For all Christians the desire to be in partnership with Jesus starts with prayer, praying for those in need, for those situations and people that come across our lives. This might sometimes be their family members or neighbours, work colleagues or friends. God seems to just draw your attention to such people and so you pray to God for the person or situation and ask to be shown what you should do or say to help those you pray for to come to know the love of God for themselves. It is like looking for God’s coincidences when it might just seem right to send a card, to offer to pray, to engage in a conversation or simply to be with someone in their need. So, this evangelism isn't about a formula, but it requires us to patiently wait to hear when it is God’s timing to act or to say something and to wait and know in which way we should act. While all evangelism will at some stage require words, all evangelism is also about a great desire to be as Christ for people. As Christians we long for people to know God’s love for themselves, to have hope beyond this world to receive from God all they need to be the best they were made to be and to be free from behaviours and addictions that hold them captive.
To not engage in this partnership of giving away God’s love, is like being someone who holds a huge store of food while all around are dying of hunger and malnutrition and not even seeing them, let alone consider giving a little of what they have to others.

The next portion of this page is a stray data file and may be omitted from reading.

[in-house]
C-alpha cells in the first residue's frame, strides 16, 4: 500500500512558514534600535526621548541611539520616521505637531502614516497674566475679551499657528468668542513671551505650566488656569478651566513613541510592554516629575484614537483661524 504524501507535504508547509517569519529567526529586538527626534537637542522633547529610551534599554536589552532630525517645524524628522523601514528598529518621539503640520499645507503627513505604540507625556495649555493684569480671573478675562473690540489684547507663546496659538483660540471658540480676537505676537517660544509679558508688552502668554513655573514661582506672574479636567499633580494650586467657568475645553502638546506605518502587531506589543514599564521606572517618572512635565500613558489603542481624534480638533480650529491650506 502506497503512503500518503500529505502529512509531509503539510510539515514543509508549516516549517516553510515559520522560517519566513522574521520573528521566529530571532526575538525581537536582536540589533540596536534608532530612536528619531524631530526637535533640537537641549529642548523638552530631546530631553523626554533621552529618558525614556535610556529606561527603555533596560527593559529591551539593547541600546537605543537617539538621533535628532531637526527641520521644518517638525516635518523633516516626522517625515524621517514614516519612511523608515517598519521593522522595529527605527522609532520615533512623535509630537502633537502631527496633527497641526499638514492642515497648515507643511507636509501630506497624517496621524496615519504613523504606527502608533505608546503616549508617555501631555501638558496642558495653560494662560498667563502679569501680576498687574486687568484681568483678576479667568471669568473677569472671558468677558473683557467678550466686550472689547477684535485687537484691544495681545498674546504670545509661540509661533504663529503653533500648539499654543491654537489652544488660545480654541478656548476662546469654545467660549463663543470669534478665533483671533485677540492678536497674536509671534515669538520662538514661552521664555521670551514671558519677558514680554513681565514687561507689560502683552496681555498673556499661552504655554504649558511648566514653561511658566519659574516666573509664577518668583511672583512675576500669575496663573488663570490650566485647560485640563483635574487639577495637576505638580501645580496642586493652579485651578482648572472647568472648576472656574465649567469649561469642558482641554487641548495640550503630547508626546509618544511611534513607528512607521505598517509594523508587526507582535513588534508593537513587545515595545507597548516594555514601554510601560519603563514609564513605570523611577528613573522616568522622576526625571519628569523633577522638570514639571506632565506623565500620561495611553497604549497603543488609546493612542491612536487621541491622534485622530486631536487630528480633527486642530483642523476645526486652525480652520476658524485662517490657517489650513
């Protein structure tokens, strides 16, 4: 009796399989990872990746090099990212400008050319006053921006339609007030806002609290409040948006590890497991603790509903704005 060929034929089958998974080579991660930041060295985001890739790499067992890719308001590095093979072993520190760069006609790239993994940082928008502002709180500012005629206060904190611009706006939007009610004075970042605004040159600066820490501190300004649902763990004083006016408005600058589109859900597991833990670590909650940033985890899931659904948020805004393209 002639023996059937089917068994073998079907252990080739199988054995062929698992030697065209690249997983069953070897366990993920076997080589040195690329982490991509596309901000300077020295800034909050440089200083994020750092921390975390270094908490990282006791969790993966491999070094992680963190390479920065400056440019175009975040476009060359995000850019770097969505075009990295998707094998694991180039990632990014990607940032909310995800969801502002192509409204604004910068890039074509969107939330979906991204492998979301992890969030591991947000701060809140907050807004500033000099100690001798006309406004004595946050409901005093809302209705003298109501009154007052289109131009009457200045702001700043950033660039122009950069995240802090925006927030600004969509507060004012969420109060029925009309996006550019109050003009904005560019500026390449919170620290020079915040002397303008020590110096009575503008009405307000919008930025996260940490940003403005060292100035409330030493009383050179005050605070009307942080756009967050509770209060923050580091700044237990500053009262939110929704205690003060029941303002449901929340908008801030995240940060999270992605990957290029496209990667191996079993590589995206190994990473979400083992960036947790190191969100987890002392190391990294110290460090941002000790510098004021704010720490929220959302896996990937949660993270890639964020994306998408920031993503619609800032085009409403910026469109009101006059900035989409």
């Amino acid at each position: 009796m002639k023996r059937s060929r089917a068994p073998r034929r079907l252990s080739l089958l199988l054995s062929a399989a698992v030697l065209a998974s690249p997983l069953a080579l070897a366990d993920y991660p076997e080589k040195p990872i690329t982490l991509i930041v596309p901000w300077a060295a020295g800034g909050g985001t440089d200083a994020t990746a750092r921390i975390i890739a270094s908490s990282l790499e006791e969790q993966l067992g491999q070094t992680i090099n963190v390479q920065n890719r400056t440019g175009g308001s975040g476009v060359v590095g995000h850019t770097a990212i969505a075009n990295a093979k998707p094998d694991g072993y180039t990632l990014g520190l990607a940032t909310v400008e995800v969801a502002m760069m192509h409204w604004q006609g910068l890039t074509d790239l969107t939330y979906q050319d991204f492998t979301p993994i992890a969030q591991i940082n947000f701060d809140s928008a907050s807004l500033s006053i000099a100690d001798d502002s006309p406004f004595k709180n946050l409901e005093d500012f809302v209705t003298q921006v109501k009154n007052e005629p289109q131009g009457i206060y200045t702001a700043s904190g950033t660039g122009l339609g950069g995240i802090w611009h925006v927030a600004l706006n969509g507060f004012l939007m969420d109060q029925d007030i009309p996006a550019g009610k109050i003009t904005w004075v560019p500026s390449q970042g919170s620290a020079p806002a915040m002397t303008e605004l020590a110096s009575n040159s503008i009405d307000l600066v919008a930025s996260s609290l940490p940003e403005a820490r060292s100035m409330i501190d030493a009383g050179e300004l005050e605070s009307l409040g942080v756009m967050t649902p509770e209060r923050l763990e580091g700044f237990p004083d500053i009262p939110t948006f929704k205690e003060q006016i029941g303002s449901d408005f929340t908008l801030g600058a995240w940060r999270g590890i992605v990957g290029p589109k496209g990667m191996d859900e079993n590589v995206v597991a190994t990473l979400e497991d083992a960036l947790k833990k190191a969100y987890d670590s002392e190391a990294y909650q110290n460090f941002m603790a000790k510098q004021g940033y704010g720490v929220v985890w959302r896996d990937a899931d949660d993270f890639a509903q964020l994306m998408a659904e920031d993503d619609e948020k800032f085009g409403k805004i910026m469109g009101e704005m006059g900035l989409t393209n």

The gifts of joy, love and hope I have found in Christ are to be offered to anyone who would desire to have them. As such Evangelism always starts in prayer. That is why there is so much rejoicing over Thy Kingdom Come, the Archbishop of Canterbury and Archbishop of York’s ecumenical prayer movement, occurring from Ascension to Pentecost, uniting Christians in nearly 90% countries worldwide, all desiring to see their friends and family come to know the love of God for themselves.
Each Christian commits to pray for five friends, family members, neighbours or work colleagues to come to know the love of God for themselves. So it starts with Christians acknowledging their relationship with Jesus and agreeing to be in partnership with the prompting of God’s Holy Spirit in people’s lives and by praying and serving others.
To understand why Christians evangelise it is best perhaps to meet some evangelists and to see what different styles and lives that they live. So, let me introduce you to a few that I have anonymised here:
D is ex-army who gives help sacrificially, loves beyond his ability and invites other people to church just to see if they also need spiritual feeding. He is not bossy or loudmouthed. He is quiet and gentle and even if people don’t wish to come to see if they want to know about God, he continues to sacrificially give, help and love them.